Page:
Unplugged: Study Abroad and the Detachment From US News

What impression do you have of the news this week?

The above question was asked by my UK Media tutor during class and I drew a blank. I knew absolutely nothing about what had happened in the world that week and I have not looked at a newspaper or turned on the news since arriving in England about four weeks ago.

A stark contrast to my news consumption habits when I’m back home in Ohio. I listen to the news every day, check my CNN and New York Times apps daily, and overall, while I may not know specifics, I have a general idea about what is going on in the United States as well as the world.

So it got me thinking, why have I completely lost those habits in just a matter of four weeks? Is it just me or are my fellow Denisonians that are currently abroad experiencing the same sense of detachment?

When asked if since being abroad she feels disconnected to what’s happening in the news at home, Denison junior Anders McLeod said, “I actually do feel really disconnected. Sometimes, it’s kind of funny because my host family will say things like, ‘Wow, did you hear about such and such in the US?’ and I feel totally out of the loop and look kind of stupid for not knowing about basic things like the hurricanes or Trump’s speech to the UN. My host family has had to fill me in on all of it.”

McLeod is studying with DIS-Stockholm in Stockholm, Sweden and mentioned that because much of the news is in Swedish, she is not consciously looking for or is even exposed to the headlines very often.

Similarly, Denison junior Laura Robinson, who is studying with Arcadia at the Umbra Institute in Perugia, Italy, says, “Overall, I do feel a little less aware of what all is going on in the news at home since I don’t hear much about U.S. current events in day-to-day life in town. If I’m not consciously making an effort to check up on the news at home, I think it’s really easy to forget and just go about my days focusing on what’s happening in Italy.”

Robinson also said that studying with other American students has allowed her to stay a little more connected to what is happening back home because of her ability to, “…scroll through social media and see news articles posted on Facebook.” She says, “I think having that social media connection and living with American students helps me stay a little more tied to what’s going on at home.”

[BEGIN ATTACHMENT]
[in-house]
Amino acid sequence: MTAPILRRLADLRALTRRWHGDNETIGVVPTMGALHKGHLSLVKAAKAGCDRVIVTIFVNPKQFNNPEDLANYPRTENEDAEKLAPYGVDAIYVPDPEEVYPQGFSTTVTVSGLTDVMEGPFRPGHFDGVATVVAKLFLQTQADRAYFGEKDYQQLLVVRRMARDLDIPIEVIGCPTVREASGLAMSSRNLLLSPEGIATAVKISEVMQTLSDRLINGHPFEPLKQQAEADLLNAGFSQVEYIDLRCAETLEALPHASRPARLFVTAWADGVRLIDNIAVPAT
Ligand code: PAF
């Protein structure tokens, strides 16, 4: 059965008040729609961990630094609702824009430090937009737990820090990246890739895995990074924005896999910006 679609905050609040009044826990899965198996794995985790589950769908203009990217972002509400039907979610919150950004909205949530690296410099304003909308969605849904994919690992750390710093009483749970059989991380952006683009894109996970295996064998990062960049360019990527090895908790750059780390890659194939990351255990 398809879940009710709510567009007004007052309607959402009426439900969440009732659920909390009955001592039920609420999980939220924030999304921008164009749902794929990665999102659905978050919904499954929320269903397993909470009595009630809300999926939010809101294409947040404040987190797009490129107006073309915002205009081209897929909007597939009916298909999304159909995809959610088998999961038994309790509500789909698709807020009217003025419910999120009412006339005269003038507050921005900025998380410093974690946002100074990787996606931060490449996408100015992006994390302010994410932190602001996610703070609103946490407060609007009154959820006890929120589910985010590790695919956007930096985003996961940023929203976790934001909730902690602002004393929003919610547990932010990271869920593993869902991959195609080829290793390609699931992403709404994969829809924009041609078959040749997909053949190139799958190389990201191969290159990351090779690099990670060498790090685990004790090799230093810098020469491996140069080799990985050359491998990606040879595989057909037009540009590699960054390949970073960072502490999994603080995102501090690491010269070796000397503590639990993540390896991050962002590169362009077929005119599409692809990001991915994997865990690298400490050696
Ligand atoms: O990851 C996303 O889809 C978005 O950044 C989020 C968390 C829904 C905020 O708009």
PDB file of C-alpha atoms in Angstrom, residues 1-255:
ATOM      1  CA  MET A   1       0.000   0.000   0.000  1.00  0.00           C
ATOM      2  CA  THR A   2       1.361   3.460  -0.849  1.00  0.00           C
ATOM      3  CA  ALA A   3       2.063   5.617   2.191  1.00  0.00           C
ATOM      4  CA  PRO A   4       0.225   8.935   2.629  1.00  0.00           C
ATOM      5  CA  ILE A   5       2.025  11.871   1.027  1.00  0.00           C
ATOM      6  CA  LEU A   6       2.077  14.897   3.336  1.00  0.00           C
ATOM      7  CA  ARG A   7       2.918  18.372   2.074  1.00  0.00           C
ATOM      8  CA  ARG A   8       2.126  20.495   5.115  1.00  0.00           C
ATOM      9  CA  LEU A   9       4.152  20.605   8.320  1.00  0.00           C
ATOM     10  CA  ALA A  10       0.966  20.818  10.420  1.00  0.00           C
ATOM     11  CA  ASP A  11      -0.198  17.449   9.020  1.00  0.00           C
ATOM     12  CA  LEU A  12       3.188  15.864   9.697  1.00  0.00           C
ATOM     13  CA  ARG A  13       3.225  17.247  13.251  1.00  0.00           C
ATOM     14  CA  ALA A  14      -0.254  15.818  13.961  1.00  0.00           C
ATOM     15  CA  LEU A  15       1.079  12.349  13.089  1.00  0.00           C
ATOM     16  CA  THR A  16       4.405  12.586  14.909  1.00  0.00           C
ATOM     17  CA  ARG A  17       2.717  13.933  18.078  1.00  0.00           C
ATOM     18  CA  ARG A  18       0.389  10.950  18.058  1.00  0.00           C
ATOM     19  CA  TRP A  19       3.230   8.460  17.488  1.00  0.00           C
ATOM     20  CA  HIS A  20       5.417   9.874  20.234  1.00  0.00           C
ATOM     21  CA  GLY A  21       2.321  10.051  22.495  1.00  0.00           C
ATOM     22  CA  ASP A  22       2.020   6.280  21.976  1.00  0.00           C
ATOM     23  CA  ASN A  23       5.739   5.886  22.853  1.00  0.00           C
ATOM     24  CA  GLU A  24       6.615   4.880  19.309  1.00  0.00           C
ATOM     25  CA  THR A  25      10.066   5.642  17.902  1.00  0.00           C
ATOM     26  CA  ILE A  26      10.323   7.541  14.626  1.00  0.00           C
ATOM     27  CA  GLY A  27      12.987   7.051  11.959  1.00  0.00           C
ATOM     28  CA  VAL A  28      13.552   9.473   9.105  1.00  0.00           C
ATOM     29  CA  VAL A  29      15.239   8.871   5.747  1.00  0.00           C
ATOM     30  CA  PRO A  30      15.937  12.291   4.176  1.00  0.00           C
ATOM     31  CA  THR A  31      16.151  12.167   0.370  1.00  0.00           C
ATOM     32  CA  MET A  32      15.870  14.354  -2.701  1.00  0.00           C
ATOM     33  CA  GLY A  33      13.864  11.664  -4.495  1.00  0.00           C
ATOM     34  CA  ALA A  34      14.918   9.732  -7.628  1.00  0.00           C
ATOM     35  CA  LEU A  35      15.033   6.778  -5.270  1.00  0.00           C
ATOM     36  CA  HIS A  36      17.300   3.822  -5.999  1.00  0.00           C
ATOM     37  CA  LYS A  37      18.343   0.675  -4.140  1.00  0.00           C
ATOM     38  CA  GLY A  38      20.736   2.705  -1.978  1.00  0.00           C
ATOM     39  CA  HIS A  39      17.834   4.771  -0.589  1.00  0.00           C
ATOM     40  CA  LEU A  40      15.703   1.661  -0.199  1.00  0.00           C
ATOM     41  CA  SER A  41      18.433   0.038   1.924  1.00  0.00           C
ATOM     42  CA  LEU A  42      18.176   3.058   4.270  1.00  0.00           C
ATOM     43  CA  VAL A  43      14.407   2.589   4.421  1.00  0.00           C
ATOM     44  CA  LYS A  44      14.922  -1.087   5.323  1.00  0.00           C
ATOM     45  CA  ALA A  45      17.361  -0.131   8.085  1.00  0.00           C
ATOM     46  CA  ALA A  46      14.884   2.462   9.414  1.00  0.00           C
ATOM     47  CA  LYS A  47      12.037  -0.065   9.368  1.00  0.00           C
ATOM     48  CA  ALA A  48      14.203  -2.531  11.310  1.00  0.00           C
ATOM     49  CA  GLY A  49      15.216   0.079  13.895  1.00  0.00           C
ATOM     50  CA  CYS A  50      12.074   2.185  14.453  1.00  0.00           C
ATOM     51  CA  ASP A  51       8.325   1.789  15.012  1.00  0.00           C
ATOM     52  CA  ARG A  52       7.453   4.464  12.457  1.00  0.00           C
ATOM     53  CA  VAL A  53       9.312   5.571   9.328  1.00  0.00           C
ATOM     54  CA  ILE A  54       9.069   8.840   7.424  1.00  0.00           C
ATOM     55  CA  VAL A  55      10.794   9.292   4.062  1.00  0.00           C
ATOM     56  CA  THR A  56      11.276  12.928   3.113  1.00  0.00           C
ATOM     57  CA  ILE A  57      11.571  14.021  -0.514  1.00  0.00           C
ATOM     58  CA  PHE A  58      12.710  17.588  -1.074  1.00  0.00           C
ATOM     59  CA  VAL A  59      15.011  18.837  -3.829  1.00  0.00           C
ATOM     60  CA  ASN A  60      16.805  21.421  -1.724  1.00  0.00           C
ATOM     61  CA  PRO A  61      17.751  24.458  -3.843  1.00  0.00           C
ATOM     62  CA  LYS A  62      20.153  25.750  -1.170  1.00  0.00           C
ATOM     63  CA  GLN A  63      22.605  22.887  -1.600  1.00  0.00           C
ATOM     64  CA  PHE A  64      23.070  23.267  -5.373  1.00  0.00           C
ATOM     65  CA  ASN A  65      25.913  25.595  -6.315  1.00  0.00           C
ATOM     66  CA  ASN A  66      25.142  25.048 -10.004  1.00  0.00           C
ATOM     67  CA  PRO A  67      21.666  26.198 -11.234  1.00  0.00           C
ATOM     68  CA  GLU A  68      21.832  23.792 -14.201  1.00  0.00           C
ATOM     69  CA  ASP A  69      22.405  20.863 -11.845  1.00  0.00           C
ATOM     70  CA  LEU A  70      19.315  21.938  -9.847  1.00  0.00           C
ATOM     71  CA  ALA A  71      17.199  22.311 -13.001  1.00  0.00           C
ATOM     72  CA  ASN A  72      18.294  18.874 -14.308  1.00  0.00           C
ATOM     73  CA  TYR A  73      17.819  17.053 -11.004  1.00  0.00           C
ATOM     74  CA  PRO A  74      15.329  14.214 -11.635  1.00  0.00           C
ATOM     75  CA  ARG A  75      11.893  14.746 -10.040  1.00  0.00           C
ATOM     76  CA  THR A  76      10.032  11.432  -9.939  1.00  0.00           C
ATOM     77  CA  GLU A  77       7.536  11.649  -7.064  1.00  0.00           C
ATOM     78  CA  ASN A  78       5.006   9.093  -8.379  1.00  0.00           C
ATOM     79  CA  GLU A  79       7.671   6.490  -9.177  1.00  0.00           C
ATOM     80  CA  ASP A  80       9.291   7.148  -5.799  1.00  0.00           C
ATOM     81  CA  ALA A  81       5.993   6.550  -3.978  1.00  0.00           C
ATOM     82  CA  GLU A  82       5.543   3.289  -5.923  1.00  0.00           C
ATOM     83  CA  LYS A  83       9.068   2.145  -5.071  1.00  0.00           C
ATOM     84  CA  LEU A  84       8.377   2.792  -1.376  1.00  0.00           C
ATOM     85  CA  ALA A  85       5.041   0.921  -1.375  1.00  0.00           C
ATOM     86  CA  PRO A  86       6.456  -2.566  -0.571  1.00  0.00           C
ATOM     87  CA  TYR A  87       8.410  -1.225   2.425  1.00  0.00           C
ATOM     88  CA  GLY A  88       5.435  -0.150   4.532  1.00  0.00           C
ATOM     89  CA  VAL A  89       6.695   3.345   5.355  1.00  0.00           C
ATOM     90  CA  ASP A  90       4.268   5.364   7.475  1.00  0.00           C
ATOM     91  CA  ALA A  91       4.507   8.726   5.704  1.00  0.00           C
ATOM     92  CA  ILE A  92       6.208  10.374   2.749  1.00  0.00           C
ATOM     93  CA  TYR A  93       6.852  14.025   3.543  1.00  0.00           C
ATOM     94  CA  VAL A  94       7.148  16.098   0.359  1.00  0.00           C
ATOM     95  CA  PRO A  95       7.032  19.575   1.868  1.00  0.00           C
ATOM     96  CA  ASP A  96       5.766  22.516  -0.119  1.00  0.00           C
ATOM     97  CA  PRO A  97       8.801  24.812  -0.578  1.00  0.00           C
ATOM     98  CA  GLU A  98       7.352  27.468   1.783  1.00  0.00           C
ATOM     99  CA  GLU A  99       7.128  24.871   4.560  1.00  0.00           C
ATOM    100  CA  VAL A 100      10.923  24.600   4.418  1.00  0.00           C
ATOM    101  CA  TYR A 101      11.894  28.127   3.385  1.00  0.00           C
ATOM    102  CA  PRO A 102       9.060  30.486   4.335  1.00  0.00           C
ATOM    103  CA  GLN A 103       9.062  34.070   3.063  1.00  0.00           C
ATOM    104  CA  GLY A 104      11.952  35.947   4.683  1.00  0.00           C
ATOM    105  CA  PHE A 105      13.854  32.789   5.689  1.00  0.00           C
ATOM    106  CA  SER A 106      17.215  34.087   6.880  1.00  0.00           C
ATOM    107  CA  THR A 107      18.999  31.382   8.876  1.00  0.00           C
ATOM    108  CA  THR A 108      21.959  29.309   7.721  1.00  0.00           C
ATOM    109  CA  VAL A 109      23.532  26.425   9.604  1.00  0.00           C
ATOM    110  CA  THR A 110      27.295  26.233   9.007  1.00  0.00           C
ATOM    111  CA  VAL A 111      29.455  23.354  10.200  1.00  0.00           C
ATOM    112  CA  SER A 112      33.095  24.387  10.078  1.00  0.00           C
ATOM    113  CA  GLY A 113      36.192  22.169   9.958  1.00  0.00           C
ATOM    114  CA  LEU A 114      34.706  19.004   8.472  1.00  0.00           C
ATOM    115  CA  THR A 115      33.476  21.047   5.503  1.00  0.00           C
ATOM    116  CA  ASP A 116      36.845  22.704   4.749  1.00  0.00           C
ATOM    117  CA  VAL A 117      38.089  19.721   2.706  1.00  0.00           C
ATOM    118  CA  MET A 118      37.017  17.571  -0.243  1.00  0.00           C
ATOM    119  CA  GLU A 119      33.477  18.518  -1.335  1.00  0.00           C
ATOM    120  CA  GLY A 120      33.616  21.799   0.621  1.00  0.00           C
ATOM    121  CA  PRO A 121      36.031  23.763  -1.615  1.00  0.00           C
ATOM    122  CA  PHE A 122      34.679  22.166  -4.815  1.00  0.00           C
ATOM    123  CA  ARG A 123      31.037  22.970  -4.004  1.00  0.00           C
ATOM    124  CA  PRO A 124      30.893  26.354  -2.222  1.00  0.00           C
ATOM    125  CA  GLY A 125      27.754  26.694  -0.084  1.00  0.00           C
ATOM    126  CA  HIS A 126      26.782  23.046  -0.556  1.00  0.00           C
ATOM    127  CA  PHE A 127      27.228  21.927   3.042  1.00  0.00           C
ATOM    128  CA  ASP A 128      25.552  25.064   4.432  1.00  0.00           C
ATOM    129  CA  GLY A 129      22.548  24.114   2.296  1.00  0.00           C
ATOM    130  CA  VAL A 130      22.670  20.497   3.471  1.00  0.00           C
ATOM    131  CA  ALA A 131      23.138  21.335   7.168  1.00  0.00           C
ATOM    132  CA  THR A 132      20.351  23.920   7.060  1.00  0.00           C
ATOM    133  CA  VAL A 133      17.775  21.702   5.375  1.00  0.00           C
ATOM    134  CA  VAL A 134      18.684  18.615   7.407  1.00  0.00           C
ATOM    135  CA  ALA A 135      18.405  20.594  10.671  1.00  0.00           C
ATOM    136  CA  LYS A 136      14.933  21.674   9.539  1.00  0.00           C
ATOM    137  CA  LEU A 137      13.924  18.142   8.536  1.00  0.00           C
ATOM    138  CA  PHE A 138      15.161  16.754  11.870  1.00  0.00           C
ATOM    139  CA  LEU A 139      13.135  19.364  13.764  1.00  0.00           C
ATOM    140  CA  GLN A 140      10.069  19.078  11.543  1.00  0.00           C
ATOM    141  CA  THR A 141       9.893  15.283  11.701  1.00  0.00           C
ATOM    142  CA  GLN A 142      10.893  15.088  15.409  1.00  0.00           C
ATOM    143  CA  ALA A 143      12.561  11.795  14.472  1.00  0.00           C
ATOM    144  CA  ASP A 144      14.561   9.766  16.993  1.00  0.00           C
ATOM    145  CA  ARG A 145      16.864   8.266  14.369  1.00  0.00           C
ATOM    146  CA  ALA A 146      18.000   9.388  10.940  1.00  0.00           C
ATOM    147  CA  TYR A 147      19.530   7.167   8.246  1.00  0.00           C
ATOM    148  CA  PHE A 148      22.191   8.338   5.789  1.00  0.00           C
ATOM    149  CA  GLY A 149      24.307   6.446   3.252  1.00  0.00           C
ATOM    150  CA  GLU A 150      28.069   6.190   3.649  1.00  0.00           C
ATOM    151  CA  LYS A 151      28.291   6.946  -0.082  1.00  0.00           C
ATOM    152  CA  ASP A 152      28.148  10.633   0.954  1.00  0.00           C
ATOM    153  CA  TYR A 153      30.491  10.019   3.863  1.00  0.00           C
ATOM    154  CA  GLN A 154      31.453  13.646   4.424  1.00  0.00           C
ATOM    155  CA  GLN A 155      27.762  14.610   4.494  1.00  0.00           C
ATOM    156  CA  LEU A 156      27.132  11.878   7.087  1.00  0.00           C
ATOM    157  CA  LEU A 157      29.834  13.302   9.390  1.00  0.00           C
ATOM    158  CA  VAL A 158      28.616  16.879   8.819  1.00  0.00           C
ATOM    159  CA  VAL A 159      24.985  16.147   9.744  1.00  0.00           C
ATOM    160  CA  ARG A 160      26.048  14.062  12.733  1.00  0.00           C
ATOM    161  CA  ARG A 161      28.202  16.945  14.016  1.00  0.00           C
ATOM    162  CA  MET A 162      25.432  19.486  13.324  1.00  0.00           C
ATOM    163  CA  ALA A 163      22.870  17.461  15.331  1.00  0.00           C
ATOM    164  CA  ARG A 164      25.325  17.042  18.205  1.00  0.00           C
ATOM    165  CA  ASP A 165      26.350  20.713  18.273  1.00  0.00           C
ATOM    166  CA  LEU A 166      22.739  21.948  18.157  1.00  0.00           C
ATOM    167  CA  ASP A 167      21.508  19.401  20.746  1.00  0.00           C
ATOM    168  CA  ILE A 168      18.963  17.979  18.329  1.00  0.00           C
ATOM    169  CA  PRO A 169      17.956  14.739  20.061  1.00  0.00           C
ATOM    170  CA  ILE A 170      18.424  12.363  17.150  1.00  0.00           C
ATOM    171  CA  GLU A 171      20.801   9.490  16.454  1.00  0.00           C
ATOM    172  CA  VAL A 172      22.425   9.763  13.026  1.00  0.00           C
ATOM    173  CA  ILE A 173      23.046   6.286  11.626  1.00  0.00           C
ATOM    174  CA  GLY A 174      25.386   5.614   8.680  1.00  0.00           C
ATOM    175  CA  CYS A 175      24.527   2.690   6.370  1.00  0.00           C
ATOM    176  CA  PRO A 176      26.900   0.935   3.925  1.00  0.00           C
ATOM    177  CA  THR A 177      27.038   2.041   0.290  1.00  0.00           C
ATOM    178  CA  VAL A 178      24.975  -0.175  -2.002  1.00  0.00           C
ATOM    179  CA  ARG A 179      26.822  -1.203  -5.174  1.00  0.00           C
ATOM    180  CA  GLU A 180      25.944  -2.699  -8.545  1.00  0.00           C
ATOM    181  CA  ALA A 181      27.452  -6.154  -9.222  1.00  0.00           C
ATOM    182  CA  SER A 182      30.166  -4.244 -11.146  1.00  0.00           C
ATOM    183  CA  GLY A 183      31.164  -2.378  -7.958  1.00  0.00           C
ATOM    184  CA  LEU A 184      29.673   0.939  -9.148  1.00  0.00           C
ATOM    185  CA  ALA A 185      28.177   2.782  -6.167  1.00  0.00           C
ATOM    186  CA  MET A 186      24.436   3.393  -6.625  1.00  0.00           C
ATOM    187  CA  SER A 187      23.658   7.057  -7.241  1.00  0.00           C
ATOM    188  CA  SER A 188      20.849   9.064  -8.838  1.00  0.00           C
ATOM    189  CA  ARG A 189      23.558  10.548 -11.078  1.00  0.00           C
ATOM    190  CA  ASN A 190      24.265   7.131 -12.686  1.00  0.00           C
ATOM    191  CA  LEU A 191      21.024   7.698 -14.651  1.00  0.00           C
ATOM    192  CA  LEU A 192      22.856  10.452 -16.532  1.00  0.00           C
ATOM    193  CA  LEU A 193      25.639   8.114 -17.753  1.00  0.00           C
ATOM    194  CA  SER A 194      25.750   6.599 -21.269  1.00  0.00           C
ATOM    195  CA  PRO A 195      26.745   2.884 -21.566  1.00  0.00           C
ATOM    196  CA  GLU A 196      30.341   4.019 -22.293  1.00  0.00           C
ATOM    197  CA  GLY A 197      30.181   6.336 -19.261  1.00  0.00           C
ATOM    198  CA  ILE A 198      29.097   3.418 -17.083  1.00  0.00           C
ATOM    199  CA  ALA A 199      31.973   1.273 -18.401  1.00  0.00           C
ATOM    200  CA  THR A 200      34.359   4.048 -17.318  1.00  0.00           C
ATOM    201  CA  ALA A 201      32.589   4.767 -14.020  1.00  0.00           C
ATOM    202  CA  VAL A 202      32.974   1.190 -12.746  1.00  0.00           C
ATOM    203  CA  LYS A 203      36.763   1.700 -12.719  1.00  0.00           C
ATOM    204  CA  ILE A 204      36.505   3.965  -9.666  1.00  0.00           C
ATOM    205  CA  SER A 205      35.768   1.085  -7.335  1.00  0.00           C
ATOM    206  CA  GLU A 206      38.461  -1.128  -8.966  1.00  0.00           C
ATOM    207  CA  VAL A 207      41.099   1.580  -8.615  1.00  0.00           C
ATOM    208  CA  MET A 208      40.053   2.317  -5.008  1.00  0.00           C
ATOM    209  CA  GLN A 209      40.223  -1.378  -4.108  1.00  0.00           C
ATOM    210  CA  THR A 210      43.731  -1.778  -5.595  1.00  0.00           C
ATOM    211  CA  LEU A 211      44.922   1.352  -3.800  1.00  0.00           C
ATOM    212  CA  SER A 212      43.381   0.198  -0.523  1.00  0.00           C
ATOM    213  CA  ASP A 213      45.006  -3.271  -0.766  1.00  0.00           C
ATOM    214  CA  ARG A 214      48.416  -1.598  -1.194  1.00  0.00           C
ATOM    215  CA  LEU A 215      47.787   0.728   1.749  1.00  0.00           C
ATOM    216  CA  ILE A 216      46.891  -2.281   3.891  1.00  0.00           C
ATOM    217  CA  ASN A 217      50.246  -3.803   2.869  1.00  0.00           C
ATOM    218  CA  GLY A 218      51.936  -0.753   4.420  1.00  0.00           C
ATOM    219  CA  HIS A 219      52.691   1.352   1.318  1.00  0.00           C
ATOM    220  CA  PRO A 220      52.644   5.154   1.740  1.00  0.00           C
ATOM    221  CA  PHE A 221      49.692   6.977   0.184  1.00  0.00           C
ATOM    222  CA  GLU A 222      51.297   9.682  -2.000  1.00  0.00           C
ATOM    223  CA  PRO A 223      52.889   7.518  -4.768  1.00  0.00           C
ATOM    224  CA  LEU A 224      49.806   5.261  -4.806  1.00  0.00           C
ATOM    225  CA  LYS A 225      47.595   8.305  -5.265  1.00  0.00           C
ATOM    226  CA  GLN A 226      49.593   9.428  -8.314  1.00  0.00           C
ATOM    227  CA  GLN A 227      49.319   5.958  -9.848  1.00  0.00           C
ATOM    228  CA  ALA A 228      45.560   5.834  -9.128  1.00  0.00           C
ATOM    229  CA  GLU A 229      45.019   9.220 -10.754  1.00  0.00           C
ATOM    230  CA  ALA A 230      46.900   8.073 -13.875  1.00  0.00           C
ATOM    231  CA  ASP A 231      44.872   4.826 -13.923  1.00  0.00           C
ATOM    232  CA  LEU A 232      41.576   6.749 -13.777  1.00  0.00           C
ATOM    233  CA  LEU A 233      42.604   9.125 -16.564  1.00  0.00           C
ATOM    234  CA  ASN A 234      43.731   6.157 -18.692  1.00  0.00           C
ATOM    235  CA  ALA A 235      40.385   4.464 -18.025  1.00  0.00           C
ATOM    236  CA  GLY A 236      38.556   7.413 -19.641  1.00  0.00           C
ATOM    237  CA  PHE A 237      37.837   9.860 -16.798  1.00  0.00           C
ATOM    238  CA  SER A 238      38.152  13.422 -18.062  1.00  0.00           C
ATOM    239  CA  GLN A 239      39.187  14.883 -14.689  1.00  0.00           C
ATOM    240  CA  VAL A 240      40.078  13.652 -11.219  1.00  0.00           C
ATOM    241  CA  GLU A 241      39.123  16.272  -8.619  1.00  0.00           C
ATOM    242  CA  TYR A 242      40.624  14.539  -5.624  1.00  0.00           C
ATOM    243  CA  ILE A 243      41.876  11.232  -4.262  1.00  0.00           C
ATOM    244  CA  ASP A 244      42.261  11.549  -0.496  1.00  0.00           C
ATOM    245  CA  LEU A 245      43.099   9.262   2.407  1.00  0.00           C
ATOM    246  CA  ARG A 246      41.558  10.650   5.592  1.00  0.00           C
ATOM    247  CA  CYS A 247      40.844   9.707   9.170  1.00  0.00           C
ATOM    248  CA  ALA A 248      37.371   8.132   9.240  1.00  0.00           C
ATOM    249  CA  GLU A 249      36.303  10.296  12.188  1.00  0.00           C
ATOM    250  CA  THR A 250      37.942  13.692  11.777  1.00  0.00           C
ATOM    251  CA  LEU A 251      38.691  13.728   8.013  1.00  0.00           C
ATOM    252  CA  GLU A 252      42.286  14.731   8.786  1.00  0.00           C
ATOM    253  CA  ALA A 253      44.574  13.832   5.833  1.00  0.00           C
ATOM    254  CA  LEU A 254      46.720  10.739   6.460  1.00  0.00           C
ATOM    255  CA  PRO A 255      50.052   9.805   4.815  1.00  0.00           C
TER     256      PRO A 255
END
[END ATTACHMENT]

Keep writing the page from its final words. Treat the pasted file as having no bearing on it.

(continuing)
Both McLeod and Robinson have been getting their news primarily from social media platforms, like Facebook and Twitter. Robinson also gets her news from theSkimm, a daily email that compiles U.S. news and global current events headlines.

Along with social media, I have my news alerts turned on so if something notable happens, news wise, it will pop up on my phone. But after speaking with McLeod and Robinson, as well as discussing the issue in my class, I don’t think this is enough.

It seems rather silly and self-centered of us study abroad students, but this year on September 11, when I wasn’t bombarded with images, emails, speeches, and overall American patriotism, I forgot that it was the date one of the most important events to have happened in American history. It was a surreal feeling. I forgot an event that has been engrained in my mind since I was a child.

I think we live in a country that is very focused on itself and when you remove yourself from this very American-centric way of thinking, you expose yourself to the thought process of the rest of the world. The rest of the world doesn’t put America first, but from a young age we are conditioned to do exactly that.

I think what makes study abroad students feel so disconnected to not only U.S. news, but news in general, is the fact that we have undergone a major life change. And while it may be for only a semester, or even a full year for some, when we are no longer surrounded by what is familiar to us, it becomes more difficult to remember that life continues back home, even though we are no longer there to experience it.